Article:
1.On the File menu, click Deploy to FlowForce.
2.When prompted that the design file will be saved as PXF (Portable XML Form) format, click OK.

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3.When prompted to select the desired files to be included in the deployed package, leave the default settings as is. Although only PDF is generated in this example, including other outputs will save you time later if you change your mind and want to generate additional formats like HTML and RTF.

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4.When prompted, fill in the connection details to FlowForce Web Server. For simplicity, in the image below, the transformation is deployed to the local machine on port 8082, through plain HTTP. It is also possible to specify a remote address and deploy the files through an SSL-encrypted connection, provided that FlowForce Web Server has been configured to accept such connections (see Defining the Network Settings). The user and password values are illustrated for the root FlowForce account in this case; however, any other FlowForce user account may also be used, provided that it has permissions to write data to the specified path. In this example, the Open browser to create new job check box has been deliberately left unchecked, because creating and configuring the job will be a separate step discussed further below.

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To deploy the MapForce mapping to FlowForce Server:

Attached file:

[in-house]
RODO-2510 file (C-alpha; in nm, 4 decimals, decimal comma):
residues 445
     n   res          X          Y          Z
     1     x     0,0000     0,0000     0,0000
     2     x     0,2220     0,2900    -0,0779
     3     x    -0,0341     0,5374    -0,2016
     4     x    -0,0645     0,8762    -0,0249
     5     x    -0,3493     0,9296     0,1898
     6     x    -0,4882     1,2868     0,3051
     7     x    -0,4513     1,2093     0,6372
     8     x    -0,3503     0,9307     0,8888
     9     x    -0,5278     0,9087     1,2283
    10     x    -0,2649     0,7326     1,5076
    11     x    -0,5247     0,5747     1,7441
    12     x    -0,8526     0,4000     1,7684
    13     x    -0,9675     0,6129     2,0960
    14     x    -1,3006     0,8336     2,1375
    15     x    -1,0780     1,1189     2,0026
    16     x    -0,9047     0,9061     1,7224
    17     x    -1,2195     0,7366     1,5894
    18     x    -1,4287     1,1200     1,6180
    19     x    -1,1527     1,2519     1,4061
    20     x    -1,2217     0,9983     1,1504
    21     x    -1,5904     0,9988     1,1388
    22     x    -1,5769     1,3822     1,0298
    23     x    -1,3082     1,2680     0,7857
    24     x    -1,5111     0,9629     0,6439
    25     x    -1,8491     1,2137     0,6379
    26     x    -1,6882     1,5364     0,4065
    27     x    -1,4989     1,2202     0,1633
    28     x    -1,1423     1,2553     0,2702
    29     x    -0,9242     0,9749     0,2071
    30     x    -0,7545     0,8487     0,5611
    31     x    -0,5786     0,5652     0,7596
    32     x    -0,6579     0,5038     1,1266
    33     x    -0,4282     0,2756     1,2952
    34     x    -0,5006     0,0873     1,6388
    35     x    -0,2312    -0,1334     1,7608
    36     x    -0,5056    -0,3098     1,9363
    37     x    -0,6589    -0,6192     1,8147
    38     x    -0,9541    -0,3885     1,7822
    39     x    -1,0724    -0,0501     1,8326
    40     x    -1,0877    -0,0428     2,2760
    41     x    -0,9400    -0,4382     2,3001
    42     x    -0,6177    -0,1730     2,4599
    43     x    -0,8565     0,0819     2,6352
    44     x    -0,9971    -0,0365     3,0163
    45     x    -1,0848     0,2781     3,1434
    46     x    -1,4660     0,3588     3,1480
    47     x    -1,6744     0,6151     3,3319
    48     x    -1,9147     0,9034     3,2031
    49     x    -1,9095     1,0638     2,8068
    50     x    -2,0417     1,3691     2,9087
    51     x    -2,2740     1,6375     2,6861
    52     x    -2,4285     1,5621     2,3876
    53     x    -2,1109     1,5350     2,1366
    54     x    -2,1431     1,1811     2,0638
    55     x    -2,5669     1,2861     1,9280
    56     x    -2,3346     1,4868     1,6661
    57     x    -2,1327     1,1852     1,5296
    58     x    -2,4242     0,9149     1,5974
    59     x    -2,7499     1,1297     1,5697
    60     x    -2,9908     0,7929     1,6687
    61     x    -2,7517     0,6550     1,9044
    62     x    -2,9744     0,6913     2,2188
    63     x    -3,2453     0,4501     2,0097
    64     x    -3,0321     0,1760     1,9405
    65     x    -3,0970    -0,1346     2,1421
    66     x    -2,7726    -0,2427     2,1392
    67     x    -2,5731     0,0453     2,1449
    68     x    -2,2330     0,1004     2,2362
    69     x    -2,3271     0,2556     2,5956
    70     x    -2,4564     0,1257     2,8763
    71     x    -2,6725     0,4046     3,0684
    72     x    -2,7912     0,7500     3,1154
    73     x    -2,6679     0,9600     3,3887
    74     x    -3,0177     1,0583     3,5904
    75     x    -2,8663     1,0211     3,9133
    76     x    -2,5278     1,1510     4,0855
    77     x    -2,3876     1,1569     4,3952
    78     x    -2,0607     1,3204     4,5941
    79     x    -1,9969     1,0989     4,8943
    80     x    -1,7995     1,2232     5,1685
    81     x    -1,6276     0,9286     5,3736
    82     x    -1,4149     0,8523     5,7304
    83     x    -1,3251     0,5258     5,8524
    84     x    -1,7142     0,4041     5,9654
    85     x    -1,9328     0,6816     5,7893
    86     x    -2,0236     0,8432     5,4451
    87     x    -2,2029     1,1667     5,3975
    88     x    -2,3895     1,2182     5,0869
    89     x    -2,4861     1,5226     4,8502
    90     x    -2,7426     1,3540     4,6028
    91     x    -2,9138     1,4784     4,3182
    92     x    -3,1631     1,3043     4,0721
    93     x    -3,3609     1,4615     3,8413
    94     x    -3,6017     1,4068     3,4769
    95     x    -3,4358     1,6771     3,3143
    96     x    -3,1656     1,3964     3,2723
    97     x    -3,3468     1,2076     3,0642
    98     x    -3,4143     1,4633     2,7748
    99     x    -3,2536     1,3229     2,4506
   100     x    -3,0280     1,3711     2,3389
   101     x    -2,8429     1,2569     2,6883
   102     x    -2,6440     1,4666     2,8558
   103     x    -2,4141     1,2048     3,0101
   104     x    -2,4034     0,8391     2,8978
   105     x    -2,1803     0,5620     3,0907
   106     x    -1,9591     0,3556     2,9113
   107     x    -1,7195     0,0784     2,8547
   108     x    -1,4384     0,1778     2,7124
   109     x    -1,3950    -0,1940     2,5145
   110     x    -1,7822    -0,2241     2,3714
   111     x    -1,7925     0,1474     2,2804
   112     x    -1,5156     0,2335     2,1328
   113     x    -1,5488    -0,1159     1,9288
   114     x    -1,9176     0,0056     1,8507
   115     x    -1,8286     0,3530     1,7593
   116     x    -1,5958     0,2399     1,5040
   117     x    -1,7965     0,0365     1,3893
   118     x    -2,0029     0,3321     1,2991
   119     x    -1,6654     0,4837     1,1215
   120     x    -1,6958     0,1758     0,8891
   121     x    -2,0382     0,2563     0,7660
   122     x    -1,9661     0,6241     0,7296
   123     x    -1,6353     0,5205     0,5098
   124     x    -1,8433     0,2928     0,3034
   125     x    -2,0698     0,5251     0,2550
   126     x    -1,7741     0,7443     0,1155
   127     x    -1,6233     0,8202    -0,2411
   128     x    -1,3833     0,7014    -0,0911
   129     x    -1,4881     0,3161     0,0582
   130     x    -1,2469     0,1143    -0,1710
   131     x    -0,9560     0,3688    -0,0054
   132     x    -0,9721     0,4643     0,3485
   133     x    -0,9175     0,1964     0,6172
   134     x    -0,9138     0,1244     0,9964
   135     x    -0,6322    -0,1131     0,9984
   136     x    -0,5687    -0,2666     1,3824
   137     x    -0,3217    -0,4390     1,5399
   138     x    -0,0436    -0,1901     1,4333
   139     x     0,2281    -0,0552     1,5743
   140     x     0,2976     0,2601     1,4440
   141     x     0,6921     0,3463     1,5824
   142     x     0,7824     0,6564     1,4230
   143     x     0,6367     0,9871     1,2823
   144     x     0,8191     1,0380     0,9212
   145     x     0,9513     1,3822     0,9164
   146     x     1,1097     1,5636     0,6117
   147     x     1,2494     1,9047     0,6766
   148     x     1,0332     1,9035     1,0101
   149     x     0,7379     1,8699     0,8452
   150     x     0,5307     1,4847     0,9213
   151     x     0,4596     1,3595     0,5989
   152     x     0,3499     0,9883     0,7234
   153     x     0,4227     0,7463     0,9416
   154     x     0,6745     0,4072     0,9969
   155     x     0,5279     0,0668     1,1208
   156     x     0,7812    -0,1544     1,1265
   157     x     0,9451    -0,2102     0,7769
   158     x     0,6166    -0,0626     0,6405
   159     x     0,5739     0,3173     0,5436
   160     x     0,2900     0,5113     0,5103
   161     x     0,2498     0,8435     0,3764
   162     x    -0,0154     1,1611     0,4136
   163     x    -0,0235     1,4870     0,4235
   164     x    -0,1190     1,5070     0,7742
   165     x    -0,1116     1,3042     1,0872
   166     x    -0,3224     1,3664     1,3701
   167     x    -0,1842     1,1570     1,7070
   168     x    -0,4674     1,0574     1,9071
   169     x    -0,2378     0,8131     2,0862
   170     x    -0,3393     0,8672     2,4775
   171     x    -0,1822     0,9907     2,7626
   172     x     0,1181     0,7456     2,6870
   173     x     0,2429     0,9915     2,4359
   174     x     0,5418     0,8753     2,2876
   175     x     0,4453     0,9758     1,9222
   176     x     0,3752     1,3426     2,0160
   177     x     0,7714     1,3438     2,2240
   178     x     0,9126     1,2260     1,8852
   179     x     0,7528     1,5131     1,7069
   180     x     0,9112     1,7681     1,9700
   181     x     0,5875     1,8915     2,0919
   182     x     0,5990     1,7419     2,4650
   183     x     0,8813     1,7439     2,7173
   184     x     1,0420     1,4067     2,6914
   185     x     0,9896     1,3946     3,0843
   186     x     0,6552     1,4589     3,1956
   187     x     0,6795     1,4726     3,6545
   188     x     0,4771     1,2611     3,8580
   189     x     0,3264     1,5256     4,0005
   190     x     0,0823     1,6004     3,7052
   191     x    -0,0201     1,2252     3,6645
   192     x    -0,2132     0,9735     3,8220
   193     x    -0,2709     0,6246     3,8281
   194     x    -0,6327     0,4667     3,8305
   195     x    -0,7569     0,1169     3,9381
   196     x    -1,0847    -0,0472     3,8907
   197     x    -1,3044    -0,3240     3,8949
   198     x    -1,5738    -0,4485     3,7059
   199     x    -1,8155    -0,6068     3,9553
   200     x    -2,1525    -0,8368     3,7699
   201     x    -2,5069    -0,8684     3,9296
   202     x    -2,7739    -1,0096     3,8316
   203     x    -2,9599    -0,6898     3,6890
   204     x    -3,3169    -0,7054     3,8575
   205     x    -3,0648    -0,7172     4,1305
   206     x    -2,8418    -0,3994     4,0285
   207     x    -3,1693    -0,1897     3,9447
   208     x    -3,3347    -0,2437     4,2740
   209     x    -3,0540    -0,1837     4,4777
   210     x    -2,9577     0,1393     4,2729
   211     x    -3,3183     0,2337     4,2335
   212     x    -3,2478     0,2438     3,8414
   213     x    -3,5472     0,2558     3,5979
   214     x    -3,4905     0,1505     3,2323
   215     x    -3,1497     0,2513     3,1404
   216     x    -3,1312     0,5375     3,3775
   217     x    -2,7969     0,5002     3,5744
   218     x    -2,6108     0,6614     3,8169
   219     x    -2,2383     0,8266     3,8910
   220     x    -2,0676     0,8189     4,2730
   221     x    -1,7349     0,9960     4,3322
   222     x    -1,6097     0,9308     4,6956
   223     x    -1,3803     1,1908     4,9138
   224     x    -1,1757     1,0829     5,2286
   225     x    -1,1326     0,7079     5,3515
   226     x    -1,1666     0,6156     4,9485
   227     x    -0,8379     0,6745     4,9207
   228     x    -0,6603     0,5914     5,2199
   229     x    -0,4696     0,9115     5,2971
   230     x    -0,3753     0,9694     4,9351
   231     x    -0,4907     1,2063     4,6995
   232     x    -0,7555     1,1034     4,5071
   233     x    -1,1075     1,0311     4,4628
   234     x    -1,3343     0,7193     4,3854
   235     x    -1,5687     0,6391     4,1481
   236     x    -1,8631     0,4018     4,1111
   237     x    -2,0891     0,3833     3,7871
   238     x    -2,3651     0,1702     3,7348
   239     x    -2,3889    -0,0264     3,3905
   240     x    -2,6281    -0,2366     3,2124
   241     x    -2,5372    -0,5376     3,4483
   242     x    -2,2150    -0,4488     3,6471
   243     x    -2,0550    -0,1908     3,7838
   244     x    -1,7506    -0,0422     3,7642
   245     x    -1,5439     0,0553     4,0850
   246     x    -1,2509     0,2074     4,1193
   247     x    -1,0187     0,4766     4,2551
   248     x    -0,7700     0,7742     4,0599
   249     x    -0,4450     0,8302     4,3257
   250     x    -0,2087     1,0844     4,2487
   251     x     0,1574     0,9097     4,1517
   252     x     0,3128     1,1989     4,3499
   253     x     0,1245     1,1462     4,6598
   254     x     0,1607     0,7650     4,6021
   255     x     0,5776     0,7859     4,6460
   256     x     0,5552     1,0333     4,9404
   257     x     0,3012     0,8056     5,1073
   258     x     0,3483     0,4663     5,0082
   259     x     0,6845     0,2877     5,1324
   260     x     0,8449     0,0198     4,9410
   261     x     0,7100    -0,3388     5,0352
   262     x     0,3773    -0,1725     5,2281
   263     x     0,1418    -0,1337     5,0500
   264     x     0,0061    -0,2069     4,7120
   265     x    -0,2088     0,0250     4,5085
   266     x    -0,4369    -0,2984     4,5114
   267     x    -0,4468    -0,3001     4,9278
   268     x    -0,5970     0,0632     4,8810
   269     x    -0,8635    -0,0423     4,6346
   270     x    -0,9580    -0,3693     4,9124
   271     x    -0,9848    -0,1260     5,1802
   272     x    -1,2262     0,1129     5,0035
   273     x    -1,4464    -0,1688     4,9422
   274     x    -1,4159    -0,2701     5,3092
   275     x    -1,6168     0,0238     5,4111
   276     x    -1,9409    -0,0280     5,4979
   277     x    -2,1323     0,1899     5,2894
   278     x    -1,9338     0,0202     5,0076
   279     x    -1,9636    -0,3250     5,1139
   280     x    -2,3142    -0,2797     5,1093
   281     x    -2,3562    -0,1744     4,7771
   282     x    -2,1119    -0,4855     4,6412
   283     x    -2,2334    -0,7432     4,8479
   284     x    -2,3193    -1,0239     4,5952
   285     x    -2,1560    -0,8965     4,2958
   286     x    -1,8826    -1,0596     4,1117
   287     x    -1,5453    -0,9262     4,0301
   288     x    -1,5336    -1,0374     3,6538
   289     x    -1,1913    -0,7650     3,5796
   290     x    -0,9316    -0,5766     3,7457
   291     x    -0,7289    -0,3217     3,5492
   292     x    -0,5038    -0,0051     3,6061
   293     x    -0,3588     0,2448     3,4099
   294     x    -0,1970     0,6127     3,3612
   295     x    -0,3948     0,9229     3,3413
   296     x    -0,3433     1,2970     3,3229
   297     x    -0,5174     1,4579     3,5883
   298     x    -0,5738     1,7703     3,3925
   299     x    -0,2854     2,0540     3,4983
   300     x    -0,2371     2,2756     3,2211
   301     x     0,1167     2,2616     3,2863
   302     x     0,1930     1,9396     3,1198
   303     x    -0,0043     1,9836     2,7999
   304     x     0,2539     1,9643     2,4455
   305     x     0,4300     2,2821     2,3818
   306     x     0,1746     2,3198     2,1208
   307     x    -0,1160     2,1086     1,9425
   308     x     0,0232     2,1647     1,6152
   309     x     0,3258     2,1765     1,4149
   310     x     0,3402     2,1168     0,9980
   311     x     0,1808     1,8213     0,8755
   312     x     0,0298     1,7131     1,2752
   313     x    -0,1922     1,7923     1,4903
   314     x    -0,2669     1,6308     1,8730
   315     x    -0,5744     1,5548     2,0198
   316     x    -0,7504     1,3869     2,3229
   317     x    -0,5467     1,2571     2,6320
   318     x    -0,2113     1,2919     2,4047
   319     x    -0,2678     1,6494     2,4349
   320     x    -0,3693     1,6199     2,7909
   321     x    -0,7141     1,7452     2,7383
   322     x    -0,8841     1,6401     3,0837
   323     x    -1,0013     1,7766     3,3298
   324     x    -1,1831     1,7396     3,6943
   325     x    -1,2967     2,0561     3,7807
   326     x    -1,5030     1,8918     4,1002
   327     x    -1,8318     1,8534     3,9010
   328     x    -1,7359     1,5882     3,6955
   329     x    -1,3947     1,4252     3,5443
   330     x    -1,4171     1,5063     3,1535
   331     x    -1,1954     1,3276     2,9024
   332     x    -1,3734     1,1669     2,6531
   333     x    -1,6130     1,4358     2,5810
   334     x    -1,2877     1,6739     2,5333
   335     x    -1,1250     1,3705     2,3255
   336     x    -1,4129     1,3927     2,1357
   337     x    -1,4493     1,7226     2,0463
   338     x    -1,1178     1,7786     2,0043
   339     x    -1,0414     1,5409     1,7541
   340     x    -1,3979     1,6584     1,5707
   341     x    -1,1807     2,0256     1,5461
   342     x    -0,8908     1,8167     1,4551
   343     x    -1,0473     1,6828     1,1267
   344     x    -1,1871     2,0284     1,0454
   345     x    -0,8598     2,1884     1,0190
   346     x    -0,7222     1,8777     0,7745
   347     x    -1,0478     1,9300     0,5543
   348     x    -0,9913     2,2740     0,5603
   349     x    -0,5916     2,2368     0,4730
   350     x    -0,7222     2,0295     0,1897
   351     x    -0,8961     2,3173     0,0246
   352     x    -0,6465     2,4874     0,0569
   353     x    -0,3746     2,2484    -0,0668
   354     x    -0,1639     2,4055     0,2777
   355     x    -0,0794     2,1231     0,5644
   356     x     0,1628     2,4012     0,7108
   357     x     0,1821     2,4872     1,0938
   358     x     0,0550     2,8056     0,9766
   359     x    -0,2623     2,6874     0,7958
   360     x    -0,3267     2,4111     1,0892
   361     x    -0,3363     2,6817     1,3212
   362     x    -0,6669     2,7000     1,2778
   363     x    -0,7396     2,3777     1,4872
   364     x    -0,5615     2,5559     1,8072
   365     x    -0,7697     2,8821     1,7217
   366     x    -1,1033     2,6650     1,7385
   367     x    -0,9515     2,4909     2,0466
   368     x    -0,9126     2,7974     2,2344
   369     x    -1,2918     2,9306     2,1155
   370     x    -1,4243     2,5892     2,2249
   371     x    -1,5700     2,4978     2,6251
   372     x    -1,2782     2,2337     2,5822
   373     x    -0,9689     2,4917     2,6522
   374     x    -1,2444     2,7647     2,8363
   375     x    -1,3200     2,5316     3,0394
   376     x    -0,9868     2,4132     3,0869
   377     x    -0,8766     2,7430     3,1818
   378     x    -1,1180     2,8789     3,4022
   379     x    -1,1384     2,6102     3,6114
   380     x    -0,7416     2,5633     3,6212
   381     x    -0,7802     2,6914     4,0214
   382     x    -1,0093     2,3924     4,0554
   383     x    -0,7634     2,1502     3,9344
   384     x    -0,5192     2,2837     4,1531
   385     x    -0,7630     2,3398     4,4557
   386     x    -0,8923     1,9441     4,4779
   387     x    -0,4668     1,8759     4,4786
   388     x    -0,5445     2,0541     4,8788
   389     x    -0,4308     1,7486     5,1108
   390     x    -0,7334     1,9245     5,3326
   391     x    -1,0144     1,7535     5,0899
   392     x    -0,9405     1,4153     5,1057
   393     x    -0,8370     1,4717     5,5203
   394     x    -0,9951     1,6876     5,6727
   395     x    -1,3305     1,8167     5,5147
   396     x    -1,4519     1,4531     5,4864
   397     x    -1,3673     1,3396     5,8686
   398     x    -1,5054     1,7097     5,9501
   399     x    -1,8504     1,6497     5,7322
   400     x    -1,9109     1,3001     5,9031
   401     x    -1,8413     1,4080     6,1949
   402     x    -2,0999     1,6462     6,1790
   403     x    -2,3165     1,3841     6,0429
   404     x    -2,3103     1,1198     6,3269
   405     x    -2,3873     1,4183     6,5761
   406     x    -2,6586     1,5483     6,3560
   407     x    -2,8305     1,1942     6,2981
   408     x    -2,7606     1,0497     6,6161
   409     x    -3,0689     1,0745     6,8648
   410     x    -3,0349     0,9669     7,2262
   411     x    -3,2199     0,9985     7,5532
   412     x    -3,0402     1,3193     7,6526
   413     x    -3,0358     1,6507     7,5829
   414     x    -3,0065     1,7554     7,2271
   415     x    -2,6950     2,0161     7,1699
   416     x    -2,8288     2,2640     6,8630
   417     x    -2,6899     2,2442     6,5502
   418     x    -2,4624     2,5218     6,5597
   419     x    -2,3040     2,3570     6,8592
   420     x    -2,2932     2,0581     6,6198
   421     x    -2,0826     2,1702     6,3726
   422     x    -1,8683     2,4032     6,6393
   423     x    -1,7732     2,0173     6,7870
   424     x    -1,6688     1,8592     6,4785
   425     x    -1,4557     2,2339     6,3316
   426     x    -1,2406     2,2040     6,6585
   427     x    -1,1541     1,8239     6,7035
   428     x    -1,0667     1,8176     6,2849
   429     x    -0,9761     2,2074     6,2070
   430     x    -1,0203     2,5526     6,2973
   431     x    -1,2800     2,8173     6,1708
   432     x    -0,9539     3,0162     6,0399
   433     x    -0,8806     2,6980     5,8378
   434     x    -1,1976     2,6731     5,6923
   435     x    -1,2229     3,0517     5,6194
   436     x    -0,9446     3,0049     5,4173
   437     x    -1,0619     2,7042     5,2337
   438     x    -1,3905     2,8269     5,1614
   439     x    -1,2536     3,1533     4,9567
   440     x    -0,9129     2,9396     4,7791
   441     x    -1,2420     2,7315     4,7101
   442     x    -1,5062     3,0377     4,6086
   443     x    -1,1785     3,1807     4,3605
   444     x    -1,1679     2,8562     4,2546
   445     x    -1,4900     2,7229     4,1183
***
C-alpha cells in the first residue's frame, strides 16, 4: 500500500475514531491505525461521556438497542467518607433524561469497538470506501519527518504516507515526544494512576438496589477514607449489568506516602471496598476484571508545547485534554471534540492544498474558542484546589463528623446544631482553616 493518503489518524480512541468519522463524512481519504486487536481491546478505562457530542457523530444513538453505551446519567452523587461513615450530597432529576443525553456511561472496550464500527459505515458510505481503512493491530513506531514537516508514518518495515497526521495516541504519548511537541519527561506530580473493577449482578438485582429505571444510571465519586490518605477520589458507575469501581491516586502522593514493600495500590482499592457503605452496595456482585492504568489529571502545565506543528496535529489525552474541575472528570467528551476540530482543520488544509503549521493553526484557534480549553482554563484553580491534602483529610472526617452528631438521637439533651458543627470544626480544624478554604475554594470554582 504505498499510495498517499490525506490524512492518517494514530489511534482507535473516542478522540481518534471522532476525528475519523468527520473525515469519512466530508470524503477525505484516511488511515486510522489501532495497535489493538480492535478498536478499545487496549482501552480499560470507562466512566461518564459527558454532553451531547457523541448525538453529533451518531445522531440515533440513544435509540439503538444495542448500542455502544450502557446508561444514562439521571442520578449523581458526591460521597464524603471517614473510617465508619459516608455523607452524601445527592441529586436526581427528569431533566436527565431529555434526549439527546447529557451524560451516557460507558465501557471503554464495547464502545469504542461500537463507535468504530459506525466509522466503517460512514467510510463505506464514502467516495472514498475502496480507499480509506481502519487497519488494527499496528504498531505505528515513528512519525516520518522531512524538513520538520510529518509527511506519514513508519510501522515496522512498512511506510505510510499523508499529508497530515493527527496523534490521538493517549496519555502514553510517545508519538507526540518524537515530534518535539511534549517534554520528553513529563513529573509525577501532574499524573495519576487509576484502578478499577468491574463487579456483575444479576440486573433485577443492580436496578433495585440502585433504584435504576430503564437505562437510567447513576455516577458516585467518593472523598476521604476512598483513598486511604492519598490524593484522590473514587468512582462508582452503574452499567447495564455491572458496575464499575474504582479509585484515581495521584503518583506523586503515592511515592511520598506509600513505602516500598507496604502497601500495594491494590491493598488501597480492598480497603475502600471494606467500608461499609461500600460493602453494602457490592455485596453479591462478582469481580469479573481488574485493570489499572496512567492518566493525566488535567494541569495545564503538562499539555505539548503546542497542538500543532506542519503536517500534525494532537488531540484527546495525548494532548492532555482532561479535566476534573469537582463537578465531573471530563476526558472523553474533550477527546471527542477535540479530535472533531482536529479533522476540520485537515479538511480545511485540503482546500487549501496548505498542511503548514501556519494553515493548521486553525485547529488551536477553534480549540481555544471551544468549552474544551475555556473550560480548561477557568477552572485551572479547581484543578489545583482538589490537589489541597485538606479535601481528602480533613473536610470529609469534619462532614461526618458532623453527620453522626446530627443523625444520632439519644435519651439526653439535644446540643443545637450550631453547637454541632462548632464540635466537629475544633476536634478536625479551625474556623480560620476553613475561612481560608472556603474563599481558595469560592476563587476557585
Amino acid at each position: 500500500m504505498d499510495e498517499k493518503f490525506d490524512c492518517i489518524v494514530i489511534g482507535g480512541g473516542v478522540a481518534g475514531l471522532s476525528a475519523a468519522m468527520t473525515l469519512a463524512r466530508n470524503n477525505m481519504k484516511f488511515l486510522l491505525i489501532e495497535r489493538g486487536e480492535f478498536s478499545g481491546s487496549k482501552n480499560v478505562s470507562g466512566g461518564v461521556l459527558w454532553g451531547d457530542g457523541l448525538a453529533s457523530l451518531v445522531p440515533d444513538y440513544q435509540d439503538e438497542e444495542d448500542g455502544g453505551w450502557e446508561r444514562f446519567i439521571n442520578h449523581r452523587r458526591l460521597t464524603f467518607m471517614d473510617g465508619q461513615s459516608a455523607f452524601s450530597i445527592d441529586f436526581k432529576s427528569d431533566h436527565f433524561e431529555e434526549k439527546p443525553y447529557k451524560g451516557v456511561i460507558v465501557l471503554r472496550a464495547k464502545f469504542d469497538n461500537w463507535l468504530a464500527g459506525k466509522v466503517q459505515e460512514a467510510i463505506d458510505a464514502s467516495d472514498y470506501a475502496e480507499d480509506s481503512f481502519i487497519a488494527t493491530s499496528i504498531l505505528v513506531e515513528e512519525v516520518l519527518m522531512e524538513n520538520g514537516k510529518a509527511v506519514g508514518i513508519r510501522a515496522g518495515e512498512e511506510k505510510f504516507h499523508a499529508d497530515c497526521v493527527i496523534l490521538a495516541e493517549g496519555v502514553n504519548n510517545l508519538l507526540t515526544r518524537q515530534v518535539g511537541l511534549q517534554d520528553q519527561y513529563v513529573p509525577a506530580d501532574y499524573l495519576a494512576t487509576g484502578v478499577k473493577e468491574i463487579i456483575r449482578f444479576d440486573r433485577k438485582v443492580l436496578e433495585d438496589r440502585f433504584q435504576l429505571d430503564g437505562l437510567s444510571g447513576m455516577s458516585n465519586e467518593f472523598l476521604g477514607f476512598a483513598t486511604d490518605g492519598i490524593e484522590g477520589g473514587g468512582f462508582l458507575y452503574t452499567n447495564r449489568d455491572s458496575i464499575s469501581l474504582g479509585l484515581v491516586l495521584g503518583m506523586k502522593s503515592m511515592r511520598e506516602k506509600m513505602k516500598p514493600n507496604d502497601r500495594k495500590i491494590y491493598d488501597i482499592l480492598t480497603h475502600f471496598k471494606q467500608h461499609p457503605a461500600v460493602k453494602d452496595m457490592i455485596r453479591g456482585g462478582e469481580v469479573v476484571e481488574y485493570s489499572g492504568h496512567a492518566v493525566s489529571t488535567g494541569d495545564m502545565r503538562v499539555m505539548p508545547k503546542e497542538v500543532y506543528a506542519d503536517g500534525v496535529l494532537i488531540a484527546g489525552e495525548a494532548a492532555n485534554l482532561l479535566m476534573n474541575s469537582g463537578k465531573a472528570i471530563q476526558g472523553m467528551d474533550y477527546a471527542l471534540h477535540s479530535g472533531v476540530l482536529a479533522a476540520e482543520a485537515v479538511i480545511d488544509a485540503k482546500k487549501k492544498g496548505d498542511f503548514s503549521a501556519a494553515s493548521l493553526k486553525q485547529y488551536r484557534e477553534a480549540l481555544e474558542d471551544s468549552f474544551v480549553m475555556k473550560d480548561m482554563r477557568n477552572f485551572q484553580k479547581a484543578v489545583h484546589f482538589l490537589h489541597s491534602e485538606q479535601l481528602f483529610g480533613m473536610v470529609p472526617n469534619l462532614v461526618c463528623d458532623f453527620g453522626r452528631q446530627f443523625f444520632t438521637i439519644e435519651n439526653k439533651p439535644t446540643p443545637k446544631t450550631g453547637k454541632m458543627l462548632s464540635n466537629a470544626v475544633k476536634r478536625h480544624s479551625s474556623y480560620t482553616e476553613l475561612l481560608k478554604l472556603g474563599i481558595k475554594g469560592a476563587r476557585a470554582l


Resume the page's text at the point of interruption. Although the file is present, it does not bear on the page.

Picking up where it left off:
On the File menu, click Deploy to FlowForce Server. Filling in the connection details illustrated below works the same way as discussed above for StyleVision.

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After the files were successfully deployed, the corresponding entries will appear in the specified FlowForce container (in this case, "/public") when you log on to FlowForce Server:

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Note that the entries above are not jobs yet; they are now FlowForce functions from which actual jobs have yet to be created, as shown below.

 

Create and configure the FlowForce job

Now that the MapForce mapping and the StyleVision transformation have been deployed to FlowForce Server, they can be used to create the required job, as follows:

 

1.Navigate to the FlowForce /public container, and click the function MultipleInputToMultipleOutputFiles.mapping deployed previously. Notice that the source component of the MapForce mapping discussed at the very beginning of this example has now become an input parameter to the FlowForce function. Also, it has a default value which is the path to the instance XML files processed by the mapping. This value can be overridden later if necessary. The "Working-directory" parameter was added automatically by FlowForce; its role will be clarified in the next steps.

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2.Click Create Job.
3.Enter a name and optionally a description for the job you are creating.
4.Configure the "Execution Steps" part of the job as shown below.

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5.Under "Service", select the "Make this job available via HTTP..." check box and enter the name of the Web service that will trigger the job on demand. If you prefer to run the job as a scheduled job, or as a file system trigger, set the appropriate triggers (see Managing Triggers).

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6.Under "Credential", enter the username and password of the operating system user account (the job will be executed as this user). Be careful not to confuse this password with the password of the FlowForce Web administration interface (see also How Credentials Work).

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7.Click Save.